Cisco 7921g and Aerohive Networks.

  • 1
  • Question
  • Updated 5 years ago
  • Answered
Hi all!

Is there anyone here who has any experience with Aerohive in combination with Cisco 7921g phones? Everything looks healthy and mighty fine but for some reason quality remains iffy. It doesn't look like anything Aerohive so I wondered if anyone here has any ideas..

If anyone has any that'd be great!

Many thanks

Stefan
Photo of Stefan van der Wal

Stefan van der Wal, Champ

  • 70 Posts
  • 24 Reply Likes

Posted 5 years ago

  • 1
Photo of Crowdie

Crowdie, Champ

  • 972 Posts
  • 272 Reply Likes
A couple of pointers:

* Disable the lower 2.4 GHz data rates so the phone doesn't stay associated to an access point too long.

* You will need to limit the 2.4 GHz transmit power. To determine what the maximum 2.4 GHz transmit power should be complete some roaming tests between your access points. Generally, the closer you have the access points the lower you will need to make the maximum 2.4 GHz transmit power. If the phone does not roam correctly or you hear a short silence when roaming your 2.4 GHz transmit power is too high.

* If your building is multiple level be extremely careful to stop 2.4 GHz signal from one level propagating to another level.

* Ensure call admission control (CAC) is enabled. If it isn't you will experience performance issues when a number of phones with active calls associate to the same access point. This includes when a phone roams to the access point as the user walks through the area.

* Enable the SIP application layer gateway.

* Configure the QoS settings for the Cisco OUI.
Photo of Stefan van der Wal

Stefan van der Wal, Champ

  • 70 Posts
  • 24 Reply Likes
Hi Crowdie,

Thanks! I think the power is the problem, so I'm going to see if I can do anything with that. I've considered throwing the phones to the 802.11a band to stop the problems on the 802.11g band. But it somehow feels like a stupid idea.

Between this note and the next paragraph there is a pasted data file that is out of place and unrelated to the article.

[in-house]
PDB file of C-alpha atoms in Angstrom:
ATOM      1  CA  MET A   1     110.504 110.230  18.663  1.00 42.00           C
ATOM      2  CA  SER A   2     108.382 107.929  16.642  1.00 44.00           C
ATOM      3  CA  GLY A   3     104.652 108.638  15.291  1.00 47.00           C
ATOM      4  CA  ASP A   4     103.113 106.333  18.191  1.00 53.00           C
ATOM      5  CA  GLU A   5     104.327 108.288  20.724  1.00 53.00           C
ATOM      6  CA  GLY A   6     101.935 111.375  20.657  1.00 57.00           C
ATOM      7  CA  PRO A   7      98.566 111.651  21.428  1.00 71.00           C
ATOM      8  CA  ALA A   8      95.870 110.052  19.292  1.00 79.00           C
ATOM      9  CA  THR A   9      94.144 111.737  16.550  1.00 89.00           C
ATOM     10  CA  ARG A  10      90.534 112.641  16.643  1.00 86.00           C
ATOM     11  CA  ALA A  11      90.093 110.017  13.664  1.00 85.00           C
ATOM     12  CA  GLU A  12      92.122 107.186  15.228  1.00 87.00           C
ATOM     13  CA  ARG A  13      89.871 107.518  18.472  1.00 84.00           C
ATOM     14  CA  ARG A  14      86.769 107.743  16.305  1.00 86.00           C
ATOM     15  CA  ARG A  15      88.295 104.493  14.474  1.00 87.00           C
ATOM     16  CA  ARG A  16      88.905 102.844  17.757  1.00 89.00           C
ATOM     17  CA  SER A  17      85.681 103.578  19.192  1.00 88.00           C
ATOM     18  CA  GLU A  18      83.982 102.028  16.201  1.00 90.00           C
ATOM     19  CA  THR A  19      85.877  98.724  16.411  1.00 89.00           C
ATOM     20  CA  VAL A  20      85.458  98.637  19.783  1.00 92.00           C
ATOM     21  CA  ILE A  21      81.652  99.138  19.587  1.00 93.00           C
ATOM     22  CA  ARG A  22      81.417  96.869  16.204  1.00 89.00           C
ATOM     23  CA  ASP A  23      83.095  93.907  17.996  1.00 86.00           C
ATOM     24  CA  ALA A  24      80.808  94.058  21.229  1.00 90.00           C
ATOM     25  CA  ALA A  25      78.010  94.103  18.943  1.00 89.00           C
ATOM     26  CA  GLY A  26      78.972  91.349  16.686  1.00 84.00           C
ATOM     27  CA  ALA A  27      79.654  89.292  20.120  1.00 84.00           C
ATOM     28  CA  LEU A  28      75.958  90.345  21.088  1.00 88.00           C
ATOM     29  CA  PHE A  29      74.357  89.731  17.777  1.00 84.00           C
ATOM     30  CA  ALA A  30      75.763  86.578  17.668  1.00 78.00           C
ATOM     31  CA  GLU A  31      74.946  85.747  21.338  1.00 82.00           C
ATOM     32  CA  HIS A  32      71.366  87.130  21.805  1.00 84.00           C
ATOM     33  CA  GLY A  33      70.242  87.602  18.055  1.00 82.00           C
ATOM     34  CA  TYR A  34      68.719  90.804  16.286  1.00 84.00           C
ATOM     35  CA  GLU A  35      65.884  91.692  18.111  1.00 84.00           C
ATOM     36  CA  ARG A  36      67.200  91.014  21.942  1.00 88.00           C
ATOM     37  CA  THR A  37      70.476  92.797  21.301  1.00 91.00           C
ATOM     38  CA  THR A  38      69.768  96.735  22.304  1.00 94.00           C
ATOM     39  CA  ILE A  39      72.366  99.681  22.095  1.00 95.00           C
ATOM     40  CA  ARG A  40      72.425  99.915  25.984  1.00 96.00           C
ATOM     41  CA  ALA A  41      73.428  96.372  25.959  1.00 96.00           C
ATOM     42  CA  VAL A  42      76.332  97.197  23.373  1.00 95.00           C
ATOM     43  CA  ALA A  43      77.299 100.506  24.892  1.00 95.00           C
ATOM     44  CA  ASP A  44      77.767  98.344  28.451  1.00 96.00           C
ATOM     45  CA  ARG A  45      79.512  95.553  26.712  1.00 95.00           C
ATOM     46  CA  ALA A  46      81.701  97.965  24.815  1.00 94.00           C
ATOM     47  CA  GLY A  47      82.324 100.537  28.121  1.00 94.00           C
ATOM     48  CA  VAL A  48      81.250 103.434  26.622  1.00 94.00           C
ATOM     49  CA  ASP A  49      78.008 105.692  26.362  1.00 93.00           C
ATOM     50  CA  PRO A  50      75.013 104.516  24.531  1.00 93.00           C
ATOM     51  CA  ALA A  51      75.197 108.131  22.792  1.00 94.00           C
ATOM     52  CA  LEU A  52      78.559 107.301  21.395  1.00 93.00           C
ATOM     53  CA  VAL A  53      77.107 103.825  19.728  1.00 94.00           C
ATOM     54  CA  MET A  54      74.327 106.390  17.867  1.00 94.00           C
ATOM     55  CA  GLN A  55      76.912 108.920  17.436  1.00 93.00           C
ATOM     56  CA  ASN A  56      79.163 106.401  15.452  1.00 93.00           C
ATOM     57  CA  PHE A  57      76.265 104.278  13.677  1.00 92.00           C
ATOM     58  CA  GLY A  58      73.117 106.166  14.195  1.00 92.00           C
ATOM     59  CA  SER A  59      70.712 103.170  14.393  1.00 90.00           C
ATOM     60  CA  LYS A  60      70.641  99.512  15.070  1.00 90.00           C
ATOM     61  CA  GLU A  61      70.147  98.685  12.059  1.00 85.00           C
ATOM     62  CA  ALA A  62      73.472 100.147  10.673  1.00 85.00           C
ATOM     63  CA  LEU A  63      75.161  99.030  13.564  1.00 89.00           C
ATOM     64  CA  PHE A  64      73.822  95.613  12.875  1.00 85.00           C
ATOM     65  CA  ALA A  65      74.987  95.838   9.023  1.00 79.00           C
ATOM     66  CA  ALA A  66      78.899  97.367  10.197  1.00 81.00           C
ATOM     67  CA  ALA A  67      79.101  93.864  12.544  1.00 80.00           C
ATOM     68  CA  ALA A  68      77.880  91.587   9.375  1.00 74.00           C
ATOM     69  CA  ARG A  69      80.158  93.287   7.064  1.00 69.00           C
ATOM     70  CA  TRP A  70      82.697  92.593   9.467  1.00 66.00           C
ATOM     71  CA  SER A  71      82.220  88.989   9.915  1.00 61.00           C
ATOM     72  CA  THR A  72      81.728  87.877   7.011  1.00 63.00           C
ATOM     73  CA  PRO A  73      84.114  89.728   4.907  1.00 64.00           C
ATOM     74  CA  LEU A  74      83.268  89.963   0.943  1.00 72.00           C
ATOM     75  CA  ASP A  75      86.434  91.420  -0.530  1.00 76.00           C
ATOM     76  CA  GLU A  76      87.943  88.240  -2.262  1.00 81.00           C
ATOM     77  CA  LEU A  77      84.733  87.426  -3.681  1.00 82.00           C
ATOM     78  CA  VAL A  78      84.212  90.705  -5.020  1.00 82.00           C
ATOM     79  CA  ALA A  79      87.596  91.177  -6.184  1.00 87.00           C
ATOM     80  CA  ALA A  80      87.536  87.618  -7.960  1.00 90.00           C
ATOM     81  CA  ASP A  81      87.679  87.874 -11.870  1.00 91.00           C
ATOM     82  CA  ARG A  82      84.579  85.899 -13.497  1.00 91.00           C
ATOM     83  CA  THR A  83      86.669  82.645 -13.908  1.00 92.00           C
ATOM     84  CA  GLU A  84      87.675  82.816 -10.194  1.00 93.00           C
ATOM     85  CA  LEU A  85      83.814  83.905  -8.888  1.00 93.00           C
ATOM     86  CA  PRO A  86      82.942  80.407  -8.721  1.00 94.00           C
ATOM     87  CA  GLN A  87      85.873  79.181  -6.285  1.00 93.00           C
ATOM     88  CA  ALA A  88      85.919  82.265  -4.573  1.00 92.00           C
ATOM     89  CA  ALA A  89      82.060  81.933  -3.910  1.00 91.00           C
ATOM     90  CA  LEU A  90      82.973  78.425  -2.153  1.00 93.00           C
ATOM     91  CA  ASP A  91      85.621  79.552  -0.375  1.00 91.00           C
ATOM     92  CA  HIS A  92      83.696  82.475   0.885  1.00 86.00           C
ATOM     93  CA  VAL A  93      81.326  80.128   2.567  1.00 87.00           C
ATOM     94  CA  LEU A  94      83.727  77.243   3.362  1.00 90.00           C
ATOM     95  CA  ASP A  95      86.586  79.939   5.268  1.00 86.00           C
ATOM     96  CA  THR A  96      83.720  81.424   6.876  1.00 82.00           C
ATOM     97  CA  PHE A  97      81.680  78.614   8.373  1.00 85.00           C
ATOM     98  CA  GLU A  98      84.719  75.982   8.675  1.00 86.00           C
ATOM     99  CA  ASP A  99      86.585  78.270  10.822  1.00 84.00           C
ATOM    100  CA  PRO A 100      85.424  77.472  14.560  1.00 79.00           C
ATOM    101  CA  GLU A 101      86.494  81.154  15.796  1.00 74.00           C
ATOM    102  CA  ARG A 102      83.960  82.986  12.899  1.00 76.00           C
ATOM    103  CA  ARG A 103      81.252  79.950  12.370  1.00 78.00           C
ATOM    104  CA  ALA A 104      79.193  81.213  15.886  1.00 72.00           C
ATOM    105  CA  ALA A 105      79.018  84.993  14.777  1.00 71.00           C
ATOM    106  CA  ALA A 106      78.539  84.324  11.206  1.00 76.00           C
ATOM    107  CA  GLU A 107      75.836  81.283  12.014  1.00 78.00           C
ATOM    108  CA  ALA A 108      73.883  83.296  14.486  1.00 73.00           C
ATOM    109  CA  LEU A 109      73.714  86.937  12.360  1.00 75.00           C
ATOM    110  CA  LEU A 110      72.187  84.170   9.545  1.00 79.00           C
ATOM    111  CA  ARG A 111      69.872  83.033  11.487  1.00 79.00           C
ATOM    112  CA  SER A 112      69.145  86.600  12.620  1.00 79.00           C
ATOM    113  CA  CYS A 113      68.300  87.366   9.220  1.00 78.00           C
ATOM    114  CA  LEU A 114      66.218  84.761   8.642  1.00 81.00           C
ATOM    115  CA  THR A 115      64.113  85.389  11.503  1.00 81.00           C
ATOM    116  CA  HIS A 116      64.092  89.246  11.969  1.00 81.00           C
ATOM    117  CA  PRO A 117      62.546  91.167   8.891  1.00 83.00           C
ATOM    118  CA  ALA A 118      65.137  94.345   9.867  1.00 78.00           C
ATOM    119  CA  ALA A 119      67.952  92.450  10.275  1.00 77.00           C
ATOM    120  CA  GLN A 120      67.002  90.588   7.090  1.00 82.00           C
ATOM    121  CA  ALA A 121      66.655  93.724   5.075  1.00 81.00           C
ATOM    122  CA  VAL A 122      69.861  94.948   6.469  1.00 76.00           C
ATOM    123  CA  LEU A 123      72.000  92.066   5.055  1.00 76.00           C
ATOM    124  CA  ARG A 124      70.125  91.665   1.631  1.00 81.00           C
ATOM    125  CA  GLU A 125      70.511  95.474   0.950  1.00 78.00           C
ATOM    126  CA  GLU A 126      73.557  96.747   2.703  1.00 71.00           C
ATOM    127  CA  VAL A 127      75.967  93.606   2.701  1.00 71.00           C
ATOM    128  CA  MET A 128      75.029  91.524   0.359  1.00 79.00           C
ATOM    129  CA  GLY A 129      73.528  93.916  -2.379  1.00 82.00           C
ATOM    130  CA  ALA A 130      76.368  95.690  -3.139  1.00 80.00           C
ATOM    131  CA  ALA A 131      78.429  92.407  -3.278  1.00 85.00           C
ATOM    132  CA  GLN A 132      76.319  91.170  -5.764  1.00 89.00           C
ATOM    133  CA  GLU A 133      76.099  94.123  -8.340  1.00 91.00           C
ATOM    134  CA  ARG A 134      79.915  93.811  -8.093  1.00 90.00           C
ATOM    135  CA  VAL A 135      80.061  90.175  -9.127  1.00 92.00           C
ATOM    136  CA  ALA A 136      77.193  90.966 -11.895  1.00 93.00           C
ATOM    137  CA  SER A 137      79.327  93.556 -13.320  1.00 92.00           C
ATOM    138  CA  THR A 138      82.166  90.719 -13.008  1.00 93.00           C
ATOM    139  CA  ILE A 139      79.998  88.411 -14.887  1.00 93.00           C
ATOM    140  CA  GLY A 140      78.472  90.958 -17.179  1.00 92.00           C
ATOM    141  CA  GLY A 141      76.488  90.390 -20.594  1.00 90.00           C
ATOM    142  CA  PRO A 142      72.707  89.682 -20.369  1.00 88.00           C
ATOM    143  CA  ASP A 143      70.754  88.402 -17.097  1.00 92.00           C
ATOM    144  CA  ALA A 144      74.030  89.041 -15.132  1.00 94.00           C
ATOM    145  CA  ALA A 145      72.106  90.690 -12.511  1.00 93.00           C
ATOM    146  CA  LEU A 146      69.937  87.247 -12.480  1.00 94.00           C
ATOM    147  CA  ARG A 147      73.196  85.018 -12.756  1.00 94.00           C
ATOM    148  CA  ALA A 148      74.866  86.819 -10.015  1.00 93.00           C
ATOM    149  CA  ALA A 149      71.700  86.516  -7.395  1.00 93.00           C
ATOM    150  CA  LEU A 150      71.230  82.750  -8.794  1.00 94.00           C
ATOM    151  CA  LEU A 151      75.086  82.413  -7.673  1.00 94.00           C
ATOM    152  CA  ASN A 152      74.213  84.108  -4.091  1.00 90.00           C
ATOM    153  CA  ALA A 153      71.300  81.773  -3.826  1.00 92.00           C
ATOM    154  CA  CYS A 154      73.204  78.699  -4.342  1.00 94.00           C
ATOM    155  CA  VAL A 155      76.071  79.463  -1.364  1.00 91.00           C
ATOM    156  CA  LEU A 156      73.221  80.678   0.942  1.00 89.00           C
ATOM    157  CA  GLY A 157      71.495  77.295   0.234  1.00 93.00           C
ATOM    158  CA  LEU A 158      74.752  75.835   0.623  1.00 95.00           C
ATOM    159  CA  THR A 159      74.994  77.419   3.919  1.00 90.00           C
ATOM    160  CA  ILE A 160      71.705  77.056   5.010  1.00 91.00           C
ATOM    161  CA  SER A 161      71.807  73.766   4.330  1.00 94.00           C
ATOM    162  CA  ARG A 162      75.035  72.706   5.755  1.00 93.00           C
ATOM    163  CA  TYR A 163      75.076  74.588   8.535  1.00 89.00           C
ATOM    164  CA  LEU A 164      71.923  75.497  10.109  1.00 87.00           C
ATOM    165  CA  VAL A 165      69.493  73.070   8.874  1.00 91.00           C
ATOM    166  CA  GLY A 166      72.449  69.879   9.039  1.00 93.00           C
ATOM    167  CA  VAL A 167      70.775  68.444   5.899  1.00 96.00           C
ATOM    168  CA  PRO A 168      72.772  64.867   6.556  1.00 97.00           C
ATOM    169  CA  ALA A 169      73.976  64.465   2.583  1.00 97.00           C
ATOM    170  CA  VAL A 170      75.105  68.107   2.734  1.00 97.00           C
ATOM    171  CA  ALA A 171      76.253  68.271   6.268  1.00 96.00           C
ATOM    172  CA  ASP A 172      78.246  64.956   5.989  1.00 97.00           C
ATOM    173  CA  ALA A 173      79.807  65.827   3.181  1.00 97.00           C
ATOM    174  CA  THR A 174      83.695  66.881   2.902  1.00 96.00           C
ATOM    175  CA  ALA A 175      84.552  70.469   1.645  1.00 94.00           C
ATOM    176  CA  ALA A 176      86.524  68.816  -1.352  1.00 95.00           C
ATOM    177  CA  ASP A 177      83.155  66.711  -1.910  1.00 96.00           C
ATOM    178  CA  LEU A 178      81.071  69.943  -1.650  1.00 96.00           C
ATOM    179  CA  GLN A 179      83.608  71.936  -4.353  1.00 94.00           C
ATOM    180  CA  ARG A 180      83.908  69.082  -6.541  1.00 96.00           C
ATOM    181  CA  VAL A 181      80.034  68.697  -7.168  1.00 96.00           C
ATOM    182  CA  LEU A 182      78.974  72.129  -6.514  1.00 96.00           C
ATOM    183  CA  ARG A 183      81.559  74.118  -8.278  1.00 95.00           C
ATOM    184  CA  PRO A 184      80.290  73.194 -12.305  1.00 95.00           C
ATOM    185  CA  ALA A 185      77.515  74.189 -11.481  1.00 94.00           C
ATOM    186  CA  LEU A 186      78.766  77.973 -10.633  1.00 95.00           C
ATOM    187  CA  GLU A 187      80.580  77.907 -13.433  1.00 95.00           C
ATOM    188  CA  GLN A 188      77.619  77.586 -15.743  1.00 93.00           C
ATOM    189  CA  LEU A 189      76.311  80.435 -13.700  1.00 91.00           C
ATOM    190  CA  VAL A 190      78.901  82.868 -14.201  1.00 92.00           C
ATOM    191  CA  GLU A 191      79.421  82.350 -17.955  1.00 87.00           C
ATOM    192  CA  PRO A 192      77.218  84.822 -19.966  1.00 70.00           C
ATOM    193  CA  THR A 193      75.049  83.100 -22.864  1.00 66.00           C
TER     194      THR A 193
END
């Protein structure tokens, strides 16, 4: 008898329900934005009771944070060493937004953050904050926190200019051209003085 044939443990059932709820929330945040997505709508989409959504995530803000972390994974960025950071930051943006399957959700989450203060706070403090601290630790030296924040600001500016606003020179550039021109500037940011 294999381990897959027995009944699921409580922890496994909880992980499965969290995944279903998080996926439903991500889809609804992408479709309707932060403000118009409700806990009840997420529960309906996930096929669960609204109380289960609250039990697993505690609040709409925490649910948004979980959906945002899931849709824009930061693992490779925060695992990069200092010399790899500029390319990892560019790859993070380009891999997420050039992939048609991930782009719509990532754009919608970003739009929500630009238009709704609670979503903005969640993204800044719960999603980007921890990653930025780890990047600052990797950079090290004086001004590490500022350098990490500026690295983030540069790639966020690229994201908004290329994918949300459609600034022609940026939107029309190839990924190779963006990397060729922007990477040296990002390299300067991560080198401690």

I'll look at the application layer gateway and the QoS settings as well (I had QoS configured and it seems to work, but maybe it can work better).

Many thanks,

Stefan
Photo of Crowdie

Crowdie, Champ

  • 972 Posts
  • 272 Reply Likes
What is the channel utilisation like in the 2.4 GHz spectrum? I find that 2.4 GHz non-Wi-Fi interferers are a killer so moving to 5 GHz certainly helps that. The con of the 5 GHz spectrum is that the attenuation is twice that of the 2.4 GHz spectrum so you may need your access points to be closer than you would with a 2.4 GHz deployment.

On the 2.4 GHz transmit power front I have never been able to get SIP phones working correctly when the maximum 2.4 GHz transmit power is 20 dBm. If is also important to remember that the Aerohive radio management will only ever drop the transmit power 6 dBm below the maximum.
Photo of Stefan van der Wal

Stefan van der Wal, Champ

  • 70 Posts
  • 24 Reply Likes
Channel utilisation is well below 30% on average. It's a very clean spectrum for a change (School in the middle of a forest). The design for the school is on the 5ghz band for the use of n. So it may work.

I've also discussed this with the end user and I see room to reduce the transmit power well below 20. Would you recommend a set transmit power?
Photo of Crowdie

Crowdie, Champ

  • 972 Posts
  • 272 Reply Likes
There is no consistent answer but I tend to start at 17 dBm and head downwards as required. You may find that in one area of a building 17 dBm works but you have to drop down to 15 dBm or 11 dBm in other areas.
Photo of Stefan van der Wal

Stefan van der Wal, Champ

  • 70 Posts
  • 24 Reply Likes
Hi Crowdie,

Thanks for your help on this one earlier, We've moved the phones to 802.11a and it immediately cleared up the trouble. It seems that as soon as the phones see less AP's they are more efficient and working just peachy.